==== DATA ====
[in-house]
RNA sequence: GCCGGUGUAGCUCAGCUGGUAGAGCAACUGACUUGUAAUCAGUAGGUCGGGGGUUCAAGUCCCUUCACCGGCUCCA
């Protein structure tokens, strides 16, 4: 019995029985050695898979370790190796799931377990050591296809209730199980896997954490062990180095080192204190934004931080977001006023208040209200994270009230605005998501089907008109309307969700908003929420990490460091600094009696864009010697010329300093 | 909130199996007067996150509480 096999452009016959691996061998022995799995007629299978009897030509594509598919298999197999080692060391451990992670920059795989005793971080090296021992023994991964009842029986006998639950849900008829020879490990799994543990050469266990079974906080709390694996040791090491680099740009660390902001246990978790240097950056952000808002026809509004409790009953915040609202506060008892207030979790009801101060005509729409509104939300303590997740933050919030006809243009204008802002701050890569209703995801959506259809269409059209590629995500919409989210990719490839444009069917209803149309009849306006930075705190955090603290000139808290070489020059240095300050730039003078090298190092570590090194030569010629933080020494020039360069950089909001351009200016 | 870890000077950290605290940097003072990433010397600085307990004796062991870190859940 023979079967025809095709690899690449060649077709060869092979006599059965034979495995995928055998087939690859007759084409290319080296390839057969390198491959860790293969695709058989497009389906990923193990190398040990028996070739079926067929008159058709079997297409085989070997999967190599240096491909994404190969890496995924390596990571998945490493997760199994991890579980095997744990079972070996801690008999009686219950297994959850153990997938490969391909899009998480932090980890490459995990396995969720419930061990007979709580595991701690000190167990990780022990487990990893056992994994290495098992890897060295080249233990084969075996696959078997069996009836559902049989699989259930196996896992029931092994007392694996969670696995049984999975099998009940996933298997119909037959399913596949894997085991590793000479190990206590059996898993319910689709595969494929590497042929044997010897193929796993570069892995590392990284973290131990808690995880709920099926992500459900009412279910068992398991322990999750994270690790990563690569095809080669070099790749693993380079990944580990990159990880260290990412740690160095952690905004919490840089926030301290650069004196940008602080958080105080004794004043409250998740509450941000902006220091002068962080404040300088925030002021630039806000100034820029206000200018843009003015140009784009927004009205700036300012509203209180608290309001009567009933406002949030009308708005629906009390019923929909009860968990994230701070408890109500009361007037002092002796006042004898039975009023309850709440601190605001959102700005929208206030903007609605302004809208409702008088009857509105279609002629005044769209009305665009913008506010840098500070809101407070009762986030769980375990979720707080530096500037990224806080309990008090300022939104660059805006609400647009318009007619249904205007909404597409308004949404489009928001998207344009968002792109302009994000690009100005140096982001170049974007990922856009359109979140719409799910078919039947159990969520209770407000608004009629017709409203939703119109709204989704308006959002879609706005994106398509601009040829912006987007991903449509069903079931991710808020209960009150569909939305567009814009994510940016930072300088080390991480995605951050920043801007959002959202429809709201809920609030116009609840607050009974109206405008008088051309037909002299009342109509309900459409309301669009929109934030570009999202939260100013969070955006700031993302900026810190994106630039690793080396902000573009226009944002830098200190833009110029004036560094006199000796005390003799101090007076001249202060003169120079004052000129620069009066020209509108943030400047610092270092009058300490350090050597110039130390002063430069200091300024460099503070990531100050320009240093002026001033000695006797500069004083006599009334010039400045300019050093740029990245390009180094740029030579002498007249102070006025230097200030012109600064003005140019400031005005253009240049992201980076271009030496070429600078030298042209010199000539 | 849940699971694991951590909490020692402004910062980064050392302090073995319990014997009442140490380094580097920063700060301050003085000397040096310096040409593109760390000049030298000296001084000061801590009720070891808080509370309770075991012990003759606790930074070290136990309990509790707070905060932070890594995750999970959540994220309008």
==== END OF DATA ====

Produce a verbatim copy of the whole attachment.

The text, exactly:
[in-house]
RNA sequence: GCCGGUGUAGCUCAGCUGGUAGAGCAACUGACUUGUAAUCAGUAGGUCGGGGGUUCAAGUCCCUUCACCGGCUCCA
């Protein structure tokens, strides 16, 4: 019995029985050695898979370790190796799931377990050591296809209730199980896997954490062990180095080192204190934004931080977001006023208040209200994270009230605005998501089907008109309307969700908003929420990490460091600094009696864009010697010329300093 | 909130199996007067996150509480 096999452009016959691996061998022995799995007629299978009897030509594509598919298999197999080692060391451990992670920059795989005793971080090296021992023994991964009842029986006998639950849900008829020879490990799994543990050469266990079974906080709390694996040791090491680099740009660390902001246990978790240097950056952000808002026809509004409790009953915040609202506060008892207030979790009801101060005509729409509104939300303590997740933050919030006809243009204008802002701050890569209703995801959506259809269409059209590629995500919409989210990719490839444009069917209803149309009849306006930075705190955090603290000139808290070489020059240095300050730039003078090298190092570590090194030569010629933080020494020039360069950089909001351009200016 | 870890000077950290605290940097003072990433010397600085307990004796062991870190859940 023979079967025809095709690899690449060649077709060869092979006599059965034979495995995928055998087939690859007759084409290319080296390839057969390198491959860790293969695709058989497009389906990923193990190398040990028996070739079926067929008159058709079997297409085989070997999967190599240096491909994404190969890496995924390596990571998945490493997760199994991890579980095997744990079972070996801690008999009686219950297994959850153990997938490969391909899009998480932090980890490459995990396995969720419930061990007979709580595991701690000190167990990780022990487990990893056992994994290495098992890897060295080249233990084969075996696959078997069996009836559902049989699989259930196996896992029931092994007392694996969670696995049984999975099998009940996933298997119909037959399913596949894997085991590793000479190990206590059996898993319910689709595969494929590497042929044997010897193929796993570069892995590392990284973290131990808690995880709920099926992500459900009412279910068992398991322990999750994270690790990563690569095809080669070099790749693993380079990944580990990159990880260290990412740690160095952690905004919490840089926030301290650069004196940008602080958080105080004794004043409250998740509450941000902006220091002068962080404040300088925030002021630039806000100034820029206000200018843009003015140009784009927004009205700036300012509203209180608290309001009567009933406002949030009308708005629906009390019923929909009860968990994230701070408890109500009361007037002092002796006042004898039975009023309850709440601190605001959102700005929208206030903007609605302004809208409702008088009857509105279609002629005044769209009305665009913008506010840098500070809101407070009762986030769980375990979720707080530096500037990224806080309990008090300022939104660059805006609400647009318009007619249904205007909404597409308004949404489009928001998207344009968002792109302009994000690009100005140096982001170049974007990922856009359109979140719409799910078919039947159990969520209770407000608004009629017709409203939703119109709204989704308006959002879609706005994106398509601009040829912006987007991903449509069903079931991710808020209960009150569909939305567009814009994510940016930072300088080390991480995605951050920043801007959002959202429809709201809920609030116009609840607050009974109206405008008088051309037909002299009342109509309900459409309301669009929109934030570009999202939260100013969070955006700031993302900026810190994106630039690793080396902000573009226009944002830098200190833009110029004036560094006199000796005390003799101090007076001249202060003169120079004052000129620069009066020209509108943030400047610092270092009058300490350090050597110039130390002063430069200091300024460099503070990531100050320009240093002026001033000695006797500069004083006599009334010039400045300019050093740029990245390009180094740029030579002498007249102070006025230097200030012109600064003005140019400031005005253009240049992201980076271009030496070429600078030298042209010199000539 | 849940699971694991951590909490020692402004910062980064050392302090073995319990014997009442140490380094580097920063700060301050003085000397040096310096040409593109760390000049030298000296001084000061801590009720070891808080509370309770075991012990003759606790930074070290136990309990509790707070905060932070890594995750999970959540994220309008």